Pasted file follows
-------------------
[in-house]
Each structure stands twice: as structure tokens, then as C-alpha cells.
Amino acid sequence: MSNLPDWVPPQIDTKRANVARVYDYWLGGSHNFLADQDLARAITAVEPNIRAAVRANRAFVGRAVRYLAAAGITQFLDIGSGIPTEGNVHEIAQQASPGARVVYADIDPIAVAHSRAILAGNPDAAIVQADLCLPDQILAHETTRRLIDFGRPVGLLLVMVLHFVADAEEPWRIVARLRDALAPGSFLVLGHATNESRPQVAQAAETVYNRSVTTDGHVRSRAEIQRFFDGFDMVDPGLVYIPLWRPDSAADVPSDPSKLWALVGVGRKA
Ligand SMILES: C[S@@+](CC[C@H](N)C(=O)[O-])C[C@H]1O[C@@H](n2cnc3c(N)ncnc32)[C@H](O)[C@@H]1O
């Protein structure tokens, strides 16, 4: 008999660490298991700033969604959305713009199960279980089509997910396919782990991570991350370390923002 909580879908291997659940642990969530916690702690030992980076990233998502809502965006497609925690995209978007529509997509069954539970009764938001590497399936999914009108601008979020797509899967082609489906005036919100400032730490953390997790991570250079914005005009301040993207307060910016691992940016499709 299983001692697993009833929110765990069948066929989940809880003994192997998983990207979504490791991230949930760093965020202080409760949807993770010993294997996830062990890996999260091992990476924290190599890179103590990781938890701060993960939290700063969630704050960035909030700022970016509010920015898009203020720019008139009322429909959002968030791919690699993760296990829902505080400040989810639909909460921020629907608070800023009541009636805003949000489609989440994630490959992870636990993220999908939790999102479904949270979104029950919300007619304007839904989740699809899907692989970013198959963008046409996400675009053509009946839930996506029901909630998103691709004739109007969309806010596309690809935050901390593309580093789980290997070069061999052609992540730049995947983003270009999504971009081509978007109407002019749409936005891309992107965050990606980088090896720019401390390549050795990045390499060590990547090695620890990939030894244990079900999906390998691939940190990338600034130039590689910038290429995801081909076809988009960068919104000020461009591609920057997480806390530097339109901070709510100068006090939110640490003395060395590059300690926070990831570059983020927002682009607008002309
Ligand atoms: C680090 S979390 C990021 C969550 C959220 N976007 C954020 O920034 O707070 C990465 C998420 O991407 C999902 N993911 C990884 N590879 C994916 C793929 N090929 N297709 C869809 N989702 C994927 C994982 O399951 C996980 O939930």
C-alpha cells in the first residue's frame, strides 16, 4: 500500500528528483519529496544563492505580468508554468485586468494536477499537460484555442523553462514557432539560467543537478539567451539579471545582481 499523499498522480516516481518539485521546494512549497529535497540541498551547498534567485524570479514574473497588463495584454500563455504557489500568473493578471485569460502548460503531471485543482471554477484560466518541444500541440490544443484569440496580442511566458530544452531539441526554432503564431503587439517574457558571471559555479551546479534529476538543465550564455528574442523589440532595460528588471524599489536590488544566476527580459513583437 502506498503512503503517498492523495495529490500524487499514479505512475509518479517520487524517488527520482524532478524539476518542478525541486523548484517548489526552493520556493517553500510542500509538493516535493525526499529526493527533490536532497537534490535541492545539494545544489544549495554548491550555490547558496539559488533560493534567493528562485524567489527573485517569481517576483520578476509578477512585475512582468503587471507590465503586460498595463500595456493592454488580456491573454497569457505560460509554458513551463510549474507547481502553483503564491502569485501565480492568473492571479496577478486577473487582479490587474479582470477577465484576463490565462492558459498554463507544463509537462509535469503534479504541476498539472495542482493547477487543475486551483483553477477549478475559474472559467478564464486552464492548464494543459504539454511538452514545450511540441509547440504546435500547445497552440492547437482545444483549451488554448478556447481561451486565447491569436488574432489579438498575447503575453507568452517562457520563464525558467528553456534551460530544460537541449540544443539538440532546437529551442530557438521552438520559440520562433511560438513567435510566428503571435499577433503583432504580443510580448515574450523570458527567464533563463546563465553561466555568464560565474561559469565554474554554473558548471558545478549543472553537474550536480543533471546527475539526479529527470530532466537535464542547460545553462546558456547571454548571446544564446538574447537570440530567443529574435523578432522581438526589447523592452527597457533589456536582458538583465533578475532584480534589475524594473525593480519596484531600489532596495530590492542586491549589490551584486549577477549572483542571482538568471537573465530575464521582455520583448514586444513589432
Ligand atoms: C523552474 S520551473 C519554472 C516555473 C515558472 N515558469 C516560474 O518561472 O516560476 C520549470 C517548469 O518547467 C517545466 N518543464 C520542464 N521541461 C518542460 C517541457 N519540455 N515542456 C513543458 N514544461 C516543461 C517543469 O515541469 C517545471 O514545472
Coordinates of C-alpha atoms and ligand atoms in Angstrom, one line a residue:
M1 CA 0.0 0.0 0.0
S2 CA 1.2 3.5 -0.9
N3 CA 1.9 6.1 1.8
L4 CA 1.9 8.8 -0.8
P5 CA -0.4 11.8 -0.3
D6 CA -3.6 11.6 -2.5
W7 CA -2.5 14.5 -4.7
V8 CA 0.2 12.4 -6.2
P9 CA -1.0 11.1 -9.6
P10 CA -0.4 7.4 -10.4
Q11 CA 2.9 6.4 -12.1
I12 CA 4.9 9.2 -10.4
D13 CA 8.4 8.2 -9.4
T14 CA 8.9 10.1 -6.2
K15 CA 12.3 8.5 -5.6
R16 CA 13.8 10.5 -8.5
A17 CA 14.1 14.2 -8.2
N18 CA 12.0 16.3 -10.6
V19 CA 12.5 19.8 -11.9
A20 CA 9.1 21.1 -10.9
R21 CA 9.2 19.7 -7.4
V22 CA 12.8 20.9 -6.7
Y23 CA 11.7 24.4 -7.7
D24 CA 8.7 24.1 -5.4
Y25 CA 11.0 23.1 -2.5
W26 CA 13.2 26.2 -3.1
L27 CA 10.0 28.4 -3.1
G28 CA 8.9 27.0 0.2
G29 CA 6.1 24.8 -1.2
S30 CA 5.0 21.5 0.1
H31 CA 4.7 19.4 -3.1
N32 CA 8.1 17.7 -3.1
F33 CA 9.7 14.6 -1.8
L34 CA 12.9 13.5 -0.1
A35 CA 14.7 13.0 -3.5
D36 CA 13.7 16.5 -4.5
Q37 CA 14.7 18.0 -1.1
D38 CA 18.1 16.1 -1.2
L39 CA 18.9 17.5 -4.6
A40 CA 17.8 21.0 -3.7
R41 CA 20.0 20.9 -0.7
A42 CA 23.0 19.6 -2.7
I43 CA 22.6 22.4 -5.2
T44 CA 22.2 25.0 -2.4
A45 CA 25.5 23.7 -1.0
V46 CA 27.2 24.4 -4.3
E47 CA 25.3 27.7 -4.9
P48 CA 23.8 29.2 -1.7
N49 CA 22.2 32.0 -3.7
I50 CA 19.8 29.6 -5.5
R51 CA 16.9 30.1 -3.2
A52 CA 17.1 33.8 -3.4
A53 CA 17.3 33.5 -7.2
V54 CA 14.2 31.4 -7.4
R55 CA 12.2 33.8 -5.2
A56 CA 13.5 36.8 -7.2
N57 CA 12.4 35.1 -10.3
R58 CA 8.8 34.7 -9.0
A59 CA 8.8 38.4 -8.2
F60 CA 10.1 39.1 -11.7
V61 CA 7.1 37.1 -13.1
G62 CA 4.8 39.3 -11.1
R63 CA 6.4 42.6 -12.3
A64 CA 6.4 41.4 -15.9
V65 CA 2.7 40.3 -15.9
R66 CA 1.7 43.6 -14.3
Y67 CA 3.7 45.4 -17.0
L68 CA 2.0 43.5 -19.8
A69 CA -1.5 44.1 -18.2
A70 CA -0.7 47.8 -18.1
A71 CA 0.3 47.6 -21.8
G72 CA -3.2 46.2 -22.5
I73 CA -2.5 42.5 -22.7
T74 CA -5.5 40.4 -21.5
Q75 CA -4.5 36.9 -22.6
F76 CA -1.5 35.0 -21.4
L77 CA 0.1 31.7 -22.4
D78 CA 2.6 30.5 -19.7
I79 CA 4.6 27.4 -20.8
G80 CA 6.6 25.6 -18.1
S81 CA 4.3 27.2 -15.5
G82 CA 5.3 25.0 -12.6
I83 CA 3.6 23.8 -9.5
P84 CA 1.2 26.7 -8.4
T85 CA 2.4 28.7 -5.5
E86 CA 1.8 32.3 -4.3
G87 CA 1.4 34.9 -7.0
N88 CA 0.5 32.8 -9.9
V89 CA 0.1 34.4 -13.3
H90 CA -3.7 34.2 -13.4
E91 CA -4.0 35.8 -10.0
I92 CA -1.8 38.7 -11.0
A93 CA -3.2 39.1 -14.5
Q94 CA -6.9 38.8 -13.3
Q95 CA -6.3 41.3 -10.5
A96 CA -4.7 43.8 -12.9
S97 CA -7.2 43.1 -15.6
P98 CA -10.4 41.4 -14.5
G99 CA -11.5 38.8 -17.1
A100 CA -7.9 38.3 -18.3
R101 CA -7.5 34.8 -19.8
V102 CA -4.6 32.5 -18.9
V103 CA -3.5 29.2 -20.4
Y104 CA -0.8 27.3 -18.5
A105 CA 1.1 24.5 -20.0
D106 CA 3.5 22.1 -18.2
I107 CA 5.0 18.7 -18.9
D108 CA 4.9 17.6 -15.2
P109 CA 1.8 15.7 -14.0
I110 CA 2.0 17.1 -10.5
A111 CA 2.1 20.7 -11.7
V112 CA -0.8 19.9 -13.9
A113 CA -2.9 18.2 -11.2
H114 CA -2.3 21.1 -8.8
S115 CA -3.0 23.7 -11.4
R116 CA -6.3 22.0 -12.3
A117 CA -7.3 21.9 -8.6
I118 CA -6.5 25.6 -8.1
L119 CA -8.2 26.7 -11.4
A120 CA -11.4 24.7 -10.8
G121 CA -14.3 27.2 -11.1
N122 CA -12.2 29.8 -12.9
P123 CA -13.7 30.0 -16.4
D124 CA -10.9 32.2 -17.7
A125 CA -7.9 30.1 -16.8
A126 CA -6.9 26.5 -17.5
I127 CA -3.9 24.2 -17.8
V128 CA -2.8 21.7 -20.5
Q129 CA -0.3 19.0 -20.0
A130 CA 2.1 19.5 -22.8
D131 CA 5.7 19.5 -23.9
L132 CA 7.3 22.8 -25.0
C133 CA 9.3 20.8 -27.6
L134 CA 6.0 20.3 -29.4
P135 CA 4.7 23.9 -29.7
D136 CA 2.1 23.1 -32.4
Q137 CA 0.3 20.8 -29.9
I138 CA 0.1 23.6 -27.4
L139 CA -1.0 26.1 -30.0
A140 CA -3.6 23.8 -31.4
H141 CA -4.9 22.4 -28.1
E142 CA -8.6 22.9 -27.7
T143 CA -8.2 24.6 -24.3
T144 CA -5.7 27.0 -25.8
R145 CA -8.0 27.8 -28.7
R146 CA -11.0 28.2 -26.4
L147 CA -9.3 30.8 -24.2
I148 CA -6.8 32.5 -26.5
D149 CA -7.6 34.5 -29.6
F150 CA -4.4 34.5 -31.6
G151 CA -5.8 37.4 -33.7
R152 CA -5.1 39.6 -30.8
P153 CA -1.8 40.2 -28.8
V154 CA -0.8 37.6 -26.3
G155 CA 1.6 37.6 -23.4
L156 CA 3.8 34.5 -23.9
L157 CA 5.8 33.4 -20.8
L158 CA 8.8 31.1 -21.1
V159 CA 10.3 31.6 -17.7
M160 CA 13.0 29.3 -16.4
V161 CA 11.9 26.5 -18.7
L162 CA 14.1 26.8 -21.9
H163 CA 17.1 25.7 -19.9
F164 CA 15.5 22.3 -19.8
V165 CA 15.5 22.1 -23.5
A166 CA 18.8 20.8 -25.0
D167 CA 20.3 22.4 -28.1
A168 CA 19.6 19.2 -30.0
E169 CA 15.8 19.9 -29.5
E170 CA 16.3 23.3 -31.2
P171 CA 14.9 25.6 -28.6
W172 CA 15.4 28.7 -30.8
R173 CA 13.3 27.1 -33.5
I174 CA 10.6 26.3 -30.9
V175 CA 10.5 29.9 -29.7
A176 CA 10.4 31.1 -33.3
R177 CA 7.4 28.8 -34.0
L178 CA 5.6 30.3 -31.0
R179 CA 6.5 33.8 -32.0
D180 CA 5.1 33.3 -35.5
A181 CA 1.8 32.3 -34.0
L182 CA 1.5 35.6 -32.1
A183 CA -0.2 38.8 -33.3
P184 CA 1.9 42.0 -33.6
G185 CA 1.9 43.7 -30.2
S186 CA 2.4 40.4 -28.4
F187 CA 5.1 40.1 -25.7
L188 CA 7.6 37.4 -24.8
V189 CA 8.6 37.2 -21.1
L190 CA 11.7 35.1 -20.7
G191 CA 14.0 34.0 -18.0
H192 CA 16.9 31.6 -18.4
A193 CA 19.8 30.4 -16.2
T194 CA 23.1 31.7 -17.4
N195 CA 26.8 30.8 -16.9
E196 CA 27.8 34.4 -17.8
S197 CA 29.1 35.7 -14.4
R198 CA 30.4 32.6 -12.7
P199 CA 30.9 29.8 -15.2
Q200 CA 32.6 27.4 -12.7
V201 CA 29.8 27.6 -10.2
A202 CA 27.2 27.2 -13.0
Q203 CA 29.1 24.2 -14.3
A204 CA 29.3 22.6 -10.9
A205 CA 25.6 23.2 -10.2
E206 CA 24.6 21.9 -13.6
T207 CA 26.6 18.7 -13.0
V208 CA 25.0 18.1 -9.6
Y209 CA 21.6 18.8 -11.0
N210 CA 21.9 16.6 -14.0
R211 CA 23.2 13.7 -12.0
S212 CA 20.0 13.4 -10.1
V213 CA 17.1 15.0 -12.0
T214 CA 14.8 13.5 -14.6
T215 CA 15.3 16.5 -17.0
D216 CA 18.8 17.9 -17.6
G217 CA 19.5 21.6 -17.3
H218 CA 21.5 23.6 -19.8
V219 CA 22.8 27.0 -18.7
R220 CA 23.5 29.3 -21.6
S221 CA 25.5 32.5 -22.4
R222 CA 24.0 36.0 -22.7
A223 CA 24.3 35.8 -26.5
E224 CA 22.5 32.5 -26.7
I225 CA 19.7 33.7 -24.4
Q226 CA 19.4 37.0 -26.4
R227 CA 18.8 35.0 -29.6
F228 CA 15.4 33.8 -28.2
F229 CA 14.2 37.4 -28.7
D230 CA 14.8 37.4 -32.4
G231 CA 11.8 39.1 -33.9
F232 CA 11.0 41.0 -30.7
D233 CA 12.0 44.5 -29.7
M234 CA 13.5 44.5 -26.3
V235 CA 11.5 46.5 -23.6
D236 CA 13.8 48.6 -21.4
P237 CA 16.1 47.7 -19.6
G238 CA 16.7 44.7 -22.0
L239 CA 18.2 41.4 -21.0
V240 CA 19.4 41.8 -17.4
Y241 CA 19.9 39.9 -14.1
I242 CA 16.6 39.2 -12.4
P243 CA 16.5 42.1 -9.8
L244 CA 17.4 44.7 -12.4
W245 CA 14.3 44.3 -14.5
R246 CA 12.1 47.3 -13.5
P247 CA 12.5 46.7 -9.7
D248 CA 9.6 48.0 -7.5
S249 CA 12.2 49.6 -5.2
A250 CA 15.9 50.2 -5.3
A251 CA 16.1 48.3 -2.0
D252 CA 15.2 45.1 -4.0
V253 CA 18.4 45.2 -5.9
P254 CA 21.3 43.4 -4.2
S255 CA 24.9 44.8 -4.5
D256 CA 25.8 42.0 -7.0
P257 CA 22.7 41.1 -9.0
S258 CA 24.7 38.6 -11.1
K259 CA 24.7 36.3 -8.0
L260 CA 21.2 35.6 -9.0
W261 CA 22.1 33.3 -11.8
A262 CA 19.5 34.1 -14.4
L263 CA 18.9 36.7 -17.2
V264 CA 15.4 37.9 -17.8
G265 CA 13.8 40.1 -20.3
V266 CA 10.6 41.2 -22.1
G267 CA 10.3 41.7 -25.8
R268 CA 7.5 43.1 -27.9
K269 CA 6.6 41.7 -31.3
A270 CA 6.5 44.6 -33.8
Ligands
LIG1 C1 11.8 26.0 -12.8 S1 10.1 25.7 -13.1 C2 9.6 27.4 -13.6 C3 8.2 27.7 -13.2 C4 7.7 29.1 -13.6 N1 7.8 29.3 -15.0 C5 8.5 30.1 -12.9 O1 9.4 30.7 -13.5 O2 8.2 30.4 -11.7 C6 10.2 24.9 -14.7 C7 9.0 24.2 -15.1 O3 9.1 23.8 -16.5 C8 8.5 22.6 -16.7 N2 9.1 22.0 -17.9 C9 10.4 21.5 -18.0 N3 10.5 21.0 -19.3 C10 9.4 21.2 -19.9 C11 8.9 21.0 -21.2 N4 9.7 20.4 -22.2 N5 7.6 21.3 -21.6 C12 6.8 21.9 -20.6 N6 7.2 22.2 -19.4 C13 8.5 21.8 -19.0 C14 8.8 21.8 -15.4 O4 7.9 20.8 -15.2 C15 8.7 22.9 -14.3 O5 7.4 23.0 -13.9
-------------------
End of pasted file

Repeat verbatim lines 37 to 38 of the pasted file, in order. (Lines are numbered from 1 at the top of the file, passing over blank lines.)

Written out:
G28 CA 8.9 27.0 0.2
G29 CA 6.1 24.8 -1.2